Place, publisher, year, edition, pages
American Physiological Society, 2011
Keywords
cardiac disease, interventricular function, kinetic energy, phase-contrast magnetic resonance imaging, pump physiology
National Category
Medical and Health Sciences
Identifiers
urn:nbn:se:liu:diva-74161 (URN)10.1152/ajpheart.00622.2011 (DOI)000298325200020 ()
Note
Funding Agencies|Swedish Research Council||Swedish Heart-Lung Foundation||Emil and Wera Cornell Foundation||Available from: 2012-01-20 Created: 2012-01-20 Last updated: 2017-12-08
Eriksson, J., Dyverfeldt, P., Engvall, J., Bolger, A. F., Ebbers, T. & Carlhäll, C. (2011). Quantification of presystolic blood flow organization and energetics in the human left ventricle. AMERICAN JOURNAL OF PHYSIOLOGY-HEART AND CIRCULATORY PHYSIOLOGY, 300(6), H2135-H2141
Open this publication in new window or tab >>Quantification of presystolic blood flow organization and energetics in the human left ventricle
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2011 (English)In: AMERICAN JOURNAL OF PHYSIOLOGY-HEART AND CIRCULATORY PHYSIOLOGY, ISSN 0363-6135, Vol. 300, no 6, p. H2135-H2141Article in journal (Refereed) Published
Abstract [en]

Intracardiac blood flow patterns are potentially important to cardiac pumping efficiency. However, these complex flow patterns remain incompletely characterized both in health and disease. We hypothesized that normal left ventricular (LV) blood flow patterns would preferentially optimize a portion of the end-diastolic volume (LVEDV) for effective and rapid systolic ejection by virtue of location near and motion towards the LV outflow tract (LVOT). Three-dimensional cine velocity and morphological data were acquired in 12 healthy persons and 1 patient with dilated cardiomyopathy using MRI. A previously validated method was used for analysis in which the LVEDV was separated into four functional flow components based on the bloods locations at the beginning and end of the cardiac cycle. Each components volume, kinetic energy (KE), site, direction, and linear momentum relative to the LVOT were calculated. Of the four components, the LV inflow that passes directly to outflow in a single cardiac cycle (Direct Flow) had the largest volume. At the time of isovolumic contraction, Direct Flow had the greatest amount of KE and the most favorable combination of distance, angle, and linear momentum relative to the LVOT. Atrial contraction boosted the late diastolic KE of the ejected components. We conclude that normal diastolic LV flow creates favorable conditions for ensuing ejection, defined by proximity and energetics, for the Direct Flow, and that atrial contraction augments the end-diastolic KE of the ejection volume. The correlation of Direct Flow characteristics with ejection efficiency might be a relevant investigative target in cardiac failure.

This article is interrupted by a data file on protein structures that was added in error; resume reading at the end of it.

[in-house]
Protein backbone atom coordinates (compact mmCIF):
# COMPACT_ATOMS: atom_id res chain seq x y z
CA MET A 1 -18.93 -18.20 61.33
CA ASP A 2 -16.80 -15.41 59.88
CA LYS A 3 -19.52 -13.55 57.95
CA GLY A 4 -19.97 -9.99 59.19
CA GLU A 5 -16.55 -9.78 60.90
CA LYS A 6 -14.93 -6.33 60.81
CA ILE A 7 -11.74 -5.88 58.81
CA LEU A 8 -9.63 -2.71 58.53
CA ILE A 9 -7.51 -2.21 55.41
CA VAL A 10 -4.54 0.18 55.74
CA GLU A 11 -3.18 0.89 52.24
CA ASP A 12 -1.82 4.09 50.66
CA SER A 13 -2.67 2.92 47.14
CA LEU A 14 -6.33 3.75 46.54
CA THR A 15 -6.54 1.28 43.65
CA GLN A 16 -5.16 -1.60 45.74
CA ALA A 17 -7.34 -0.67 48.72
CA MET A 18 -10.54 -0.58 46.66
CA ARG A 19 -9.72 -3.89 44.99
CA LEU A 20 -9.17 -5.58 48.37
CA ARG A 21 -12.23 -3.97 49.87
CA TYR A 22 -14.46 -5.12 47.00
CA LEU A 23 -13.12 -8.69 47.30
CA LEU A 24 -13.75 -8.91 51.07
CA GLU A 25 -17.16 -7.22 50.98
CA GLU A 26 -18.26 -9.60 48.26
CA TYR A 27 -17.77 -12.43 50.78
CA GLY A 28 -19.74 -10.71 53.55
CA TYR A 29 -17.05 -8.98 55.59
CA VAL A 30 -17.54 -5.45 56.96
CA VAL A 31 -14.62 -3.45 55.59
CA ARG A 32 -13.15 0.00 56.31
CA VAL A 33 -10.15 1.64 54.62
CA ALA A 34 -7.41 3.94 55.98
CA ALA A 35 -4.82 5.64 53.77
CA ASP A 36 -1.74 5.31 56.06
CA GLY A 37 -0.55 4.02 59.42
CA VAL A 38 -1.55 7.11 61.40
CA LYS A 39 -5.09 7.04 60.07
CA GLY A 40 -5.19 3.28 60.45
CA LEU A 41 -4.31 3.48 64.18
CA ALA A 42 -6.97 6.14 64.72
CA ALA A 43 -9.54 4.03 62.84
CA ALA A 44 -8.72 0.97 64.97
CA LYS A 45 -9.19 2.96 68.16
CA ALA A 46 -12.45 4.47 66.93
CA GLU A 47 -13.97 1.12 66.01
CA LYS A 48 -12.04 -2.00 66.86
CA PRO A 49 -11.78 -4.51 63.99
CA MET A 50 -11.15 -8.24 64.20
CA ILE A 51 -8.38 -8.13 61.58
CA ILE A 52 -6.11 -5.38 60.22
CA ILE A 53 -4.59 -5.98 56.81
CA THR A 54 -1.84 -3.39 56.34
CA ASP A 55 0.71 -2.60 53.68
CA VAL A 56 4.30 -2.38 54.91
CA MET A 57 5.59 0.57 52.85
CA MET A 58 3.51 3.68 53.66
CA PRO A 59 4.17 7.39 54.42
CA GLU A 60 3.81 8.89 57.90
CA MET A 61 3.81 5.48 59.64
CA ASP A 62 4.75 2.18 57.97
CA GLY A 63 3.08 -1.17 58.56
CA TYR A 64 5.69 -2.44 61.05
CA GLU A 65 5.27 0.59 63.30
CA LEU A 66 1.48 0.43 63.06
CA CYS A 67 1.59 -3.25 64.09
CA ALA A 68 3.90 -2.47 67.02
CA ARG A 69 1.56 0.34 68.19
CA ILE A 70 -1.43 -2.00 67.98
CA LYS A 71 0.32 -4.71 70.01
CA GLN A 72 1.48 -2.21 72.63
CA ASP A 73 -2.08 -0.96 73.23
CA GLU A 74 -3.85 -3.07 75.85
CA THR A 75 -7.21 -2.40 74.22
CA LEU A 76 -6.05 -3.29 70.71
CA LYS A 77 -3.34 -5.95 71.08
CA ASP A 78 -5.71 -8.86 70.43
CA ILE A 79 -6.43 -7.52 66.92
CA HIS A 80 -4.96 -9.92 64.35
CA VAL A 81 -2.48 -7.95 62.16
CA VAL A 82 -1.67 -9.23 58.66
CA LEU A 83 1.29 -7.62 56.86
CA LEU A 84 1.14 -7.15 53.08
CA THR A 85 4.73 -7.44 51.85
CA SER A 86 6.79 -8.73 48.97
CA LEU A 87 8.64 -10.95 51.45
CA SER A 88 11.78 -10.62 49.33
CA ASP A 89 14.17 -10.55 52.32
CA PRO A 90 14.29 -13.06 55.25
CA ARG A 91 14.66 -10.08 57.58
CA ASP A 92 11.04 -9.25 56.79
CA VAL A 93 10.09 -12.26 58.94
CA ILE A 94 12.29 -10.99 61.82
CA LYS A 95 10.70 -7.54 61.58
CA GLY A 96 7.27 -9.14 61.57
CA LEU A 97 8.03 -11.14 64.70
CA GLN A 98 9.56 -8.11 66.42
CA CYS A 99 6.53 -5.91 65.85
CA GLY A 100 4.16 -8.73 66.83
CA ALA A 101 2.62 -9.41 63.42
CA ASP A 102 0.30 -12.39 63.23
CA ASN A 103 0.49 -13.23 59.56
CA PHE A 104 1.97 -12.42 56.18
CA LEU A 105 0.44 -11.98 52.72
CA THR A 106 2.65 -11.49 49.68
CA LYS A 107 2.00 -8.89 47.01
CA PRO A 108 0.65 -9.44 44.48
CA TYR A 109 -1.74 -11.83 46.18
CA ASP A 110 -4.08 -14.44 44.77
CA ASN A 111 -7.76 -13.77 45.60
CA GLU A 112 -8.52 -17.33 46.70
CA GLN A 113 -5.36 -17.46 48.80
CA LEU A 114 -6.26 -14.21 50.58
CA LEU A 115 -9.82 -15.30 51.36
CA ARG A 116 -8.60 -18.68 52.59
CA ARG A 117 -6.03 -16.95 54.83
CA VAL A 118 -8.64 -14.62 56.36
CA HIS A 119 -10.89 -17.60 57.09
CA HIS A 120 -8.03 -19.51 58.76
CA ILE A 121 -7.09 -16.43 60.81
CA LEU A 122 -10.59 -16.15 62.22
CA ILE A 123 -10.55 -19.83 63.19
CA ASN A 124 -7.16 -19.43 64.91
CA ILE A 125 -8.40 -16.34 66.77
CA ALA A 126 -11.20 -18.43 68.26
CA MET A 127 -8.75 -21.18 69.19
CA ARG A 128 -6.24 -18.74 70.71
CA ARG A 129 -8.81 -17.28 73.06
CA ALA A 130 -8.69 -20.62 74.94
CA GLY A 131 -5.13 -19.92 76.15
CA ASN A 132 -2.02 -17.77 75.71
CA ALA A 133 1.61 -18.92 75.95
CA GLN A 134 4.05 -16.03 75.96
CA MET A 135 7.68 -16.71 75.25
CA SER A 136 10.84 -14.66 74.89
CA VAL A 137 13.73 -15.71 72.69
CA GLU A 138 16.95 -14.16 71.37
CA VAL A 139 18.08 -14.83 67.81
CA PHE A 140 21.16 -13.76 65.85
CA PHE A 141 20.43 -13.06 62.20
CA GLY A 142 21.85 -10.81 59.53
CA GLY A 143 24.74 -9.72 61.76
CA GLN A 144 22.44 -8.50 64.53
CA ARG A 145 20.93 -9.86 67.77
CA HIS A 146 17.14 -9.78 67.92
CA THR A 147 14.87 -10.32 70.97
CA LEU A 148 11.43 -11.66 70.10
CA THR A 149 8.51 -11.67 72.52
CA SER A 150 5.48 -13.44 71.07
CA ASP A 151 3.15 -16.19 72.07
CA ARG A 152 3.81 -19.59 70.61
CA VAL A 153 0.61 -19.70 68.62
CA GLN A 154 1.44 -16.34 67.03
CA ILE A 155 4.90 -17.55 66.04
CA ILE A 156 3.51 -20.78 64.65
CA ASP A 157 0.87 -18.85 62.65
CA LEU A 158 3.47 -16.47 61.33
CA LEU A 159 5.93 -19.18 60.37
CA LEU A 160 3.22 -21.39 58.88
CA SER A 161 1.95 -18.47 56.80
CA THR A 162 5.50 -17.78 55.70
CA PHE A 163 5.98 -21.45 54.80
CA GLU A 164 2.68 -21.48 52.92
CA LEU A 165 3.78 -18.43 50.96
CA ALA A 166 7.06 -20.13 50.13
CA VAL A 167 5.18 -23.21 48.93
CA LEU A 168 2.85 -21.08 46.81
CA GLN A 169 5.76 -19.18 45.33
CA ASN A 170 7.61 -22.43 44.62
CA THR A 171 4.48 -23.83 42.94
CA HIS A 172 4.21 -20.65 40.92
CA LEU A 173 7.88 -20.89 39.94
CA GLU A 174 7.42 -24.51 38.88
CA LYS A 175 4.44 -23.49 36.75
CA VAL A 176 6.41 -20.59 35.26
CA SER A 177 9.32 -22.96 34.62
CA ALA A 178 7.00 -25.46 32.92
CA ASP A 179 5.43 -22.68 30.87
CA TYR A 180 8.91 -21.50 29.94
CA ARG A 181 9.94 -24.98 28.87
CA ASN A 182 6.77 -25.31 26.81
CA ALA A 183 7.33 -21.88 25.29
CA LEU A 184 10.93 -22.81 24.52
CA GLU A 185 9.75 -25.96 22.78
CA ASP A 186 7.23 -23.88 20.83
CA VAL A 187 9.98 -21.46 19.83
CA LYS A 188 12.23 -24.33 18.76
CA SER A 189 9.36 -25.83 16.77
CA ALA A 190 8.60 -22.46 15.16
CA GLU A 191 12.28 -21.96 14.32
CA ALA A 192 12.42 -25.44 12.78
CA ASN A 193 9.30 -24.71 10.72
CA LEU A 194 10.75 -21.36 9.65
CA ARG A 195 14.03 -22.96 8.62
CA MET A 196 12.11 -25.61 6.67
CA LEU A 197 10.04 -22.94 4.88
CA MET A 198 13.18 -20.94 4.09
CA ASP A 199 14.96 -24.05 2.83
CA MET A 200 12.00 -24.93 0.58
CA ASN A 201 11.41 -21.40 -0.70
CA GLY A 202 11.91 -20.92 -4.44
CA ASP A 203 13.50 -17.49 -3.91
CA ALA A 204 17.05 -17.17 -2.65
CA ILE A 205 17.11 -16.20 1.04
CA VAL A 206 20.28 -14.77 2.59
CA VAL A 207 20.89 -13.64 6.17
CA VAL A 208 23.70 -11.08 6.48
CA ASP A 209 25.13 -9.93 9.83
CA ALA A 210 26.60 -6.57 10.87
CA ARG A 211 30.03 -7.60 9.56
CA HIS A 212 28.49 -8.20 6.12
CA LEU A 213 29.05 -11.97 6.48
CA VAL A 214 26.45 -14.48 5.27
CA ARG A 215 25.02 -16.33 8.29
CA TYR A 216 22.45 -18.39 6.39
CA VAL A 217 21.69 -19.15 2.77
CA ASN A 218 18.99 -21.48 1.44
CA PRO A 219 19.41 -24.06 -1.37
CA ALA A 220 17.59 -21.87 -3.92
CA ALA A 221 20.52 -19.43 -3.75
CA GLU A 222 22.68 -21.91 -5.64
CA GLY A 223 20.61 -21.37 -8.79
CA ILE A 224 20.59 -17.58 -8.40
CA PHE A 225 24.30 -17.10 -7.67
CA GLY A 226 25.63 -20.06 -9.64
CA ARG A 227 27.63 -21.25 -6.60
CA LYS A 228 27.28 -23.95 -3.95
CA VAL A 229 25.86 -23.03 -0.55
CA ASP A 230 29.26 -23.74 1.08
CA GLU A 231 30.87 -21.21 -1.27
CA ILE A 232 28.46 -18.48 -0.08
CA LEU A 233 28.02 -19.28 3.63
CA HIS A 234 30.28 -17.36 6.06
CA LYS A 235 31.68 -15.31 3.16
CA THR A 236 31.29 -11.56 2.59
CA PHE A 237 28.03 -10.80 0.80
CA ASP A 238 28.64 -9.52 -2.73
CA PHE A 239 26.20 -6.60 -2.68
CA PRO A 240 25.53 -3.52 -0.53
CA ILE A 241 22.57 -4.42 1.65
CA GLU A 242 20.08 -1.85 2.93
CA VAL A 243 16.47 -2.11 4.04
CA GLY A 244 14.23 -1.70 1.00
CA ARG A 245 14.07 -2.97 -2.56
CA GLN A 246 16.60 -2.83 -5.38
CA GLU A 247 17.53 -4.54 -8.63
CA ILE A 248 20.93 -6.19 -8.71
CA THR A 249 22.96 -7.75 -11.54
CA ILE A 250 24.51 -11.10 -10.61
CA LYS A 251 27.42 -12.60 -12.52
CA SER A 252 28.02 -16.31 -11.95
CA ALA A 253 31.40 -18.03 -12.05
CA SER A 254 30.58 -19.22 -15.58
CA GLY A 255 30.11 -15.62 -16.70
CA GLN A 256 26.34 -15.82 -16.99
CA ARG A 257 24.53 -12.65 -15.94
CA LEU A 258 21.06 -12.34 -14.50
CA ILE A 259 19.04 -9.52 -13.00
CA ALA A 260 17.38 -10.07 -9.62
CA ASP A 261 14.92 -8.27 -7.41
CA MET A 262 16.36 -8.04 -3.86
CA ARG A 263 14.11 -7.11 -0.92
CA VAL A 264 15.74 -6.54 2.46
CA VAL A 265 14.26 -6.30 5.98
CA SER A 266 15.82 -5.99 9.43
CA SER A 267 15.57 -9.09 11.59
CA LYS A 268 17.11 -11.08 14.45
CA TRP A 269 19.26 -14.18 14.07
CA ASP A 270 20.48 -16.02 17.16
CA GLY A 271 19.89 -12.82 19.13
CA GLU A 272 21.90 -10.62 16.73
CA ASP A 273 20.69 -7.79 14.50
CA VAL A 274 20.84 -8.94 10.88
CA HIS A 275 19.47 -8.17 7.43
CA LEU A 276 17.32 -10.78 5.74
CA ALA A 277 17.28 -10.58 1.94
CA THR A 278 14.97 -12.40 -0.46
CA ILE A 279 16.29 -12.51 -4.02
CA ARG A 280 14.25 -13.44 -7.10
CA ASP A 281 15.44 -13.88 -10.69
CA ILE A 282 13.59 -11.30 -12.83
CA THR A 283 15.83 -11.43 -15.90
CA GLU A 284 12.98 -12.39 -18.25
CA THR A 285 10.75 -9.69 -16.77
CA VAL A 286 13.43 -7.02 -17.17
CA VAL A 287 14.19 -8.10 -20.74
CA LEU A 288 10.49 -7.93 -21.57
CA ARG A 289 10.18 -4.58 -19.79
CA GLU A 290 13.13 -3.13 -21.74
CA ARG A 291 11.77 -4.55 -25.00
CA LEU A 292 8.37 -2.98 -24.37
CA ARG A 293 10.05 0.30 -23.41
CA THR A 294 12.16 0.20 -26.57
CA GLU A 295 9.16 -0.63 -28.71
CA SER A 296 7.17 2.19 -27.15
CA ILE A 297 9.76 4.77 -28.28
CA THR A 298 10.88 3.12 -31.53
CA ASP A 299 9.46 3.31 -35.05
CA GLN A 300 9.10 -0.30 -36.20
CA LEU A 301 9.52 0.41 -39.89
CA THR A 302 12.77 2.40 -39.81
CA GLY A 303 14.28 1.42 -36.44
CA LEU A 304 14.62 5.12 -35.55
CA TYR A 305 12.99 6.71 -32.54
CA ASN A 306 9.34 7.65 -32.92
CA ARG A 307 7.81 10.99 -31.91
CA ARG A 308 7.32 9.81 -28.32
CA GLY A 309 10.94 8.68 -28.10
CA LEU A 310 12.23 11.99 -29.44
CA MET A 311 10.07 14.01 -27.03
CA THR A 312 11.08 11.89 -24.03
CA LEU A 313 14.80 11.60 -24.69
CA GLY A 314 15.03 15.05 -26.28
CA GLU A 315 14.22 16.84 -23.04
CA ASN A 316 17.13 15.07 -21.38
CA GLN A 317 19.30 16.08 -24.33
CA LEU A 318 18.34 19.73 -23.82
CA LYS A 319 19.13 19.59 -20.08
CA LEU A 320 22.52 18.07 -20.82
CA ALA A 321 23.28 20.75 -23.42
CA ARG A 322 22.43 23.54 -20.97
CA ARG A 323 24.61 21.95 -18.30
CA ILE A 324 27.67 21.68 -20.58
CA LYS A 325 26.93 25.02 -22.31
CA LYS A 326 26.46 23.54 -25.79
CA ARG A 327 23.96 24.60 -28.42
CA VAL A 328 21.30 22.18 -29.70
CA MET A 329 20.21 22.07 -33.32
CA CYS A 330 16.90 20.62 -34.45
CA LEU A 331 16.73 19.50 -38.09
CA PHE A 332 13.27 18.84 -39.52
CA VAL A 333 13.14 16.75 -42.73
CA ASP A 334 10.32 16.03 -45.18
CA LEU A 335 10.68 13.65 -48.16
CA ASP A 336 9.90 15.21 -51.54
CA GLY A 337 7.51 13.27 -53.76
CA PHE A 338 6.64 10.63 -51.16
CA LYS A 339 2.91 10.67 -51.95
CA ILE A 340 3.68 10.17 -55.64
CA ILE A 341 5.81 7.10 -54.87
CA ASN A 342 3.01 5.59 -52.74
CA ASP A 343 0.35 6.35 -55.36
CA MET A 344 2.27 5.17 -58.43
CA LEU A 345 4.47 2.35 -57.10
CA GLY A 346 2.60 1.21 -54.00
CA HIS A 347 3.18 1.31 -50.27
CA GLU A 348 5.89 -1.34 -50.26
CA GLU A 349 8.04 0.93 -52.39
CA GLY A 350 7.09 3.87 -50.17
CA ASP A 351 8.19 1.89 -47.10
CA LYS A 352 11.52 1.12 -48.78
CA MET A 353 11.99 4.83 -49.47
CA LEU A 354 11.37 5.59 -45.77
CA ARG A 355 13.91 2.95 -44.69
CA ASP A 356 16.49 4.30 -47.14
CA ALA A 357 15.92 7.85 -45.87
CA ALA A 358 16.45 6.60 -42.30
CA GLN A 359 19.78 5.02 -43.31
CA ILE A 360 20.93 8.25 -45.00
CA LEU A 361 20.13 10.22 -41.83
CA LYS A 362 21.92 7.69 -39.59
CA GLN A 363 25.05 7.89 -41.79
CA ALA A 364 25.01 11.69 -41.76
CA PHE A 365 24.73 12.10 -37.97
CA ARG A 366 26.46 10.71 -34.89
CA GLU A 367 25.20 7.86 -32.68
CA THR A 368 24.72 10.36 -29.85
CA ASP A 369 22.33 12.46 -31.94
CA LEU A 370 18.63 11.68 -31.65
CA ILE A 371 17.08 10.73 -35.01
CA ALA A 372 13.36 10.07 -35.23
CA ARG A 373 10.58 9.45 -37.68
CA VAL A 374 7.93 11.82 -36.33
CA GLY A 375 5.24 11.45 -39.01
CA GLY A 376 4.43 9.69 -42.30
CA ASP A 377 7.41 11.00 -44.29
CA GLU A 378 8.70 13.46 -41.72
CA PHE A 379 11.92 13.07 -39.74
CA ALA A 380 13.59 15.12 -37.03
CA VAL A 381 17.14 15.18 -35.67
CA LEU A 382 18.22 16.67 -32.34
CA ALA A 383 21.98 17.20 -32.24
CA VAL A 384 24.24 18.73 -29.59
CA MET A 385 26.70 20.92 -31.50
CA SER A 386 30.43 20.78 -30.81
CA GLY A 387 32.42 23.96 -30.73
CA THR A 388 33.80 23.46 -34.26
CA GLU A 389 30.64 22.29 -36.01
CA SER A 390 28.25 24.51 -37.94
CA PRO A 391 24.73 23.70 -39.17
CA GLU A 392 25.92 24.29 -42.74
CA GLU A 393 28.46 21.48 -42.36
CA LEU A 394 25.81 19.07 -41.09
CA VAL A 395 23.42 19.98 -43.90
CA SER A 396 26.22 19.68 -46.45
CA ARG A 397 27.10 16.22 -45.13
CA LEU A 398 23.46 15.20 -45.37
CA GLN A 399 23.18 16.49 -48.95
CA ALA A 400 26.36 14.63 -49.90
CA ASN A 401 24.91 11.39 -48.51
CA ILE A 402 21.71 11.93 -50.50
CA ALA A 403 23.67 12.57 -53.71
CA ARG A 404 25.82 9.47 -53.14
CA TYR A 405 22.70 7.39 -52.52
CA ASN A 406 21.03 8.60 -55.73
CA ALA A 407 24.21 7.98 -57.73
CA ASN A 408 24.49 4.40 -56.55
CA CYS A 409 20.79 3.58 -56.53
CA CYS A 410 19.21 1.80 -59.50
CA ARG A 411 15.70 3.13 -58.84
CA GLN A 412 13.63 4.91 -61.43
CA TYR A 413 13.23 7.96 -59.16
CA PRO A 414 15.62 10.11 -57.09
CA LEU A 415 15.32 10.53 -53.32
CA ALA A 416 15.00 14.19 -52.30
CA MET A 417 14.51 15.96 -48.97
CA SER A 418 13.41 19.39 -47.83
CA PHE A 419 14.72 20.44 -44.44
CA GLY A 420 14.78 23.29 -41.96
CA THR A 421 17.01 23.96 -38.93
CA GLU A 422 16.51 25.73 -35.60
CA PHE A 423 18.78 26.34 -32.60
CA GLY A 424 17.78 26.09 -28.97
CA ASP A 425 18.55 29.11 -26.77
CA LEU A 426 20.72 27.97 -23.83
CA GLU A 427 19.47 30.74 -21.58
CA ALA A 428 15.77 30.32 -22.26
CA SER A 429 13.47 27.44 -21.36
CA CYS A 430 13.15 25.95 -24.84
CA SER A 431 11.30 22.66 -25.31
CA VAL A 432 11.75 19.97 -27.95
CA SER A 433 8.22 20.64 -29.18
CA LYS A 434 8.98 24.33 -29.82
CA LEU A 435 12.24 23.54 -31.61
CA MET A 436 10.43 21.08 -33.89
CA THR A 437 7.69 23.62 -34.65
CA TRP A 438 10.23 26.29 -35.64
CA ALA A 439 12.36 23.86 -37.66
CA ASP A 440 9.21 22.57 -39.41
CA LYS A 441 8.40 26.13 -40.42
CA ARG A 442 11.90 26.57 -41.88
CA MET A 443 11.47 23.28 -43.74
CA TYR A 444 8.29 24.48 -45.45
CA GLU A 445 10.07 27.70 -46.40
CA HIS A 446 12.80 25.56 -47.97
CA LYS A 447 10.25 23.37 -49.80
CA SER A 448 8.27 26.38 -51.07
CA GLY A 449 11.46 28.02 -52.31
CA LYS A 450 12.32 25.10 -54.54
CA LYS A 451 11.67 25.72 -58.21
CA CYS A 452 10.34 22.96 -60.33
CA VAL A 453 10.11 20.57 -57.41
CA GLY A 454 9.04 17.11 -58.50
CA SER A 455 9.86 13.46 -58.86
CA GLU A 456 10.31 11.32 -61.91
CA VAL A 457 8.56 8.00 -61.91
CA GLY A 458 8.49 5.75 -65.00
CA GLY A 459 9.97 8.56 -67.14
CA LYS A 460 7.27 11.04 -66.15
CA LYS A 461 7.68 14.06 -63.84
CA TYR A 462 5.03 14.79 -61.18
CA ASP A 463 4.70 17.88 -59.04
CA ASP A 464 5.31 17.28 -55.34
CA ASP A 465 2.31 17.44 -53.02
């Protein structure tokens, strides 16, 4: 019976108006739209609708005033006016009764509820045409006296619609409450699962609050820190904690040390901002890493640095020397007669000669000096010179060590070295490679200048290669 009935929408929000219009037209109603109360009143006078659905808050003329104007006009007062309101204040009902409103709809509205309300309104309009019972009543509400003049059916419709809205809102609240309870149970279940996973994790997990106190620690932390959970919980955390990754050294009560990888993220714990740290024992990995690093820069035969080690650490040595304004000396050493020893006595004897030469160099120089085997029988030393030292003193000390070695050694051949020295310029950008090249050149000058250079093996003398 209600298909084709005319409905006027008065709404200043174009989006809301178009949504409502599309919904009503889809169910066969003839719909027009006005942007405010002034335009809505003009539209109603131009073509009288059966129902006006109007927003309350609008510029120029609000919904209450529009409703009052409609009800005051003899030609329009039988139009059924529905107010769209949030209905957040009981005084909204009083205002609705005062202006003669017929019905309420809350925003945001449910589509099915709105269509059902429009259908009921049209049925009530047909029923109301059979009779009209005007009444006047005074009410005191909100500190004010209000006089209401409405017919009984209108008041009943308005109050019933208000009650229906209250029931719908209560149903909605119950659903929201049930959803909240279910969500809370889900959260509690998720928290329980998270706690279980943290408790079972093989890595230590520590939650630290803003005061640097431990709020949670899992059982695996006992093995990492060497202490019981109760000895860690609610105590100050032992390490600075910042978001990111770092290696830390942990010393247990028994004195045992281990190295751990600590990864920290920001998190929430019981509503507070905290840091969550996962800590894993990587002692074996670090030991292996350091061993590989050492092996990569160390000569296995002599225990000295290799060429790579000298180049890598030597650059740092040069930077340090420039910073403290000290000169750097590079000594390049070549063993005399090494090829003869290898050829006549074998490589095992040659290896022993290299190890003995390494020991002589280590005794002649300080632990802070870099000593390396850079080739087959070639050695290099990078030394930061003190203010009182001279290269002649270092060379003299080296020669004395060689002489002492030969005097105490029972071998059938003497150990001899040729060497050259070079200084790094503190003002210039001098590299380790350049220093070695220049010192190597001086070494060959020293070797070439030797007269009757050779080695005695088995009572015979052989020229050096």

Place, publisher, year, edition, pages
AMER PHYSIOLOGICAL SOC, 9650 ROCKVILLE PIKE, BETHESDA, MD 20814 USA, 2011
Keywords
phase-contrast magnetic resonance imaging, kinetic energy, heart, cardiac physiology
National Category
Medical and Health Sciences
Identifiers
urn:nbn:se:liu:diva-69186 (URN)10.1152/ajpheart.00993.2010 (DOI)000291209300019 ()
Available from: 2011-06-17 Created: 2011-06-17 Last updated: 2013-12-17
Carhall, C., Eriksson, J., Dyverfeldt, P., Engvall, J., Ebbers, T. & Bolger, A. (2010). Pre-systolic preparation for left ventricular ejection is impaired in heart failure in EUROPEAN HEART JOURNAL, vol 31, issue , pp 726-727. In: EUROPEAN HEART JOURNAL (pp. 726-727). Oxford University Press, 31
Open this publication in new window or tab >>Pre-systolic preparation for left ventricular ejection is impaired in heart failure in EUROPEAN HEART JOURNAL, vol 31, issue , pp 726-727
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2010 (English)In: EUROPEAN HEART JOURNAL, Oxford University Press , 2010, Vol. 31, p. 726-727Conference paper, Published paper (Refereed)
Abstract [en]

n/a

Place, publisher, year, edition, pages
Oxford University Press, 2010
National Category
Medical and Health Sciences
Identifiers
urn:nbn:se:liu:diva-67385 (URN)000281531904528 ()
Available from: 2011-04-11 Created: 2011-04-11 Last updated: 2013-09-03